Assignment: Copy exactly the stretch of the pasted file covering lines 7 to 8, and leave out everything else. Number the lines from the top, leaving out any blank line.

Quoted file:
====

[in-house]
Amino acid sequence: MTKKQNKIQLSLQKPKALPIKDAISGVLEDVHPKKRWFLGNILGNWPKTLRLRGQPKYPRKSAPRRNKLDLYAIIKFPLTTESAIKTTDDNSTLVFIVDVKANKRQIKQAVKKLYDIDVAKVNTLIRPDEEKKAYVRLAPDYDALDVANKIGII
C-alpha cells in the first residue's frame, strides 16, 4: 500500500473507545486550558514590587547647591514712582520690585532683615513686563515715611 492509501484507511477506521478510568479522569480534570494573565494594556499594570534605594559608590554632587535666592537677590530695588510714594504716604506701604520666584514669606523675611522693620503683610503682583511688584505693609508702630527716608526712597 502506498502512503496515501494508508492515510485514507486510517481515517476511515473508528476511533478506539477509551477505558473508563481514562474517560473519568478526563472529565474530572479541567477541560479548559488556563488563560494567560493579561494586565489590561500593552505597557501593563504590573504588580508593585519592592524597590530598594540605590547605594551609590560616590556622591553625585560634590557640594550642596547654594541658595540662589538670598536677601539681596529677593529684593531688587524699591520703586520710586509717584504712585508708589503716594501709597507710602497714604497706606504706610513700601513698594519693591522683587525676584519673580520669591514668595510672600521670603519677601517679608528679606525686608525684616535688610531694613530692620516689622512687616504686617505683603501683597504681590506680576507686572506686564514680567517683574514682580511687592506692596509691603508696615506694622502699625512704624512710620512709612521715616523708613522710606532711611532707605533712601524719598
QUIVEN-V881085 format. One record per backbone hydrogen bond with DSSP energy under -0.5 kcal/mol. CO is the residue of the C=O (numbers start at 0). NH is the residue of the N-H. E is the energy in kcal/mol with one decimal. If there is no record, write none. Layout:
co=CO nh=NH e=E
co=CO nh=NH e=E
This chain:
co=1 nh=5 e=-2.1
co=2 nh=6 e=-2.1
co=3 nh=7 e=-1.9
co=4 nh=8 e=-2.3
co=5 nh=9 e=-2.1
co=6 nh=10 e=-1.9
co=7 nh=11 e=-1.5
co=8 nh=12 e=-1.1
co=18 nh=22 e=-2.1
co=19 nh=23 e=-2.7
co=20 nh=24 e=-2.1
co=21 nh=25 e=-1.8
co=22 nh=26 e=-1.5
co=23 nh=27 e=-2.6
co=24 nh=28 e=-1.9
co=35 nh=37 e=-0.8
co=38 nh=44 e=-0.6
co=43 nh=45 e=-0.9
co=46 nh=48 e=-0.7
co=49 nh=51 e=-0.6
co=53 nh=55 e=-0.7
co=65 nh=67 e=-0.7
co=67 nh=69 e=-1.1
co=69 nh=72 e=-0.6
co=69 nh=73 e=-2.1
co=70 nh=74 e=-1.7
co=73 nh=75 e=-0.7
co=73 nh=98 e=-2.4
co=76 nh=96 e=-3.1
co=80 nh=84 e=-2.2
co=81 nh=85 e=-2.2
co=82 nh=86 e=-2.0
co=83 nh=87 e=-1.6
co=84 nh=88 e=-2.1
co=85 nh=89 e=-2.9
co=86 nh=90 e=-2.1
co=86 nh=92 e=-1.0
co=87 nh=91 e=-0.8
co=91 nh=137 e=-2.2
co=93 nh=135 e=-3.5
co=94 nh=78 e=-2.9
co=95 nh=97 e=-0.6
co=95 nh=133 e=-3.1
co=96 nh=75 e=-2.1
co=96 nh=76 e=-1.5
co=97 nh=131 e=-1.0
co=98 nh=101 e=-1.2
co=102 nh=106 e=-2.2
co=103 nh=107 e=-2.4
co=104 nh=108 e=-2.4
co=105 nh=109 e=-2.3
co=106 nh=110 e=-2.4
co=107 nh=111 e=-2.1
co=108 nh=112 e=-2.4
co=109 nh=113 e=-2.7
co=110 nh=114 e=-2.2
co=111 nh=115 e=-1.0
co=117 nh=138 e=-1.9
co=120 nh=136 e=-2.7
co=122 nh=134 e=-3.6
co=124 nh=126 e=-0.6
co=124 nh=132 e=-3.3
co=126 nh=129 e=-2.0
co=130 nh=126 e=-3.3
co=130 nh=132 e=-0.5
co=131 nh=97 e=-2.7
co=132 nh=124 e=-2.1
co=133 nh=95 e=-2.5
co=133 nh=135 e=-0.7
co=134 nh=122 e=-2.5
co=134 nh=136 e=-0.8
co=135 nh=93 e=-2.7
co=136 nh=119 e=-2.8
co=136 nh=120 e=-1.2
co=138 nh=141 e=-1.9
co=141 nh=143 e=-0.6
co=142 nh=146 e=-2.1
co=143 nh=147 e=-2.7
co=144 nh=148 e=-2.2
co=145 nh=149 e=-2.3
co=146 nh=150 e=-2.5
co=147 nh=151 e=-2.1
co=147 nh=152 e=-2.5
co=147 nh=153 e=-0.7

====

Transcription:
This chain:
co=1 nh=5 e=-2.1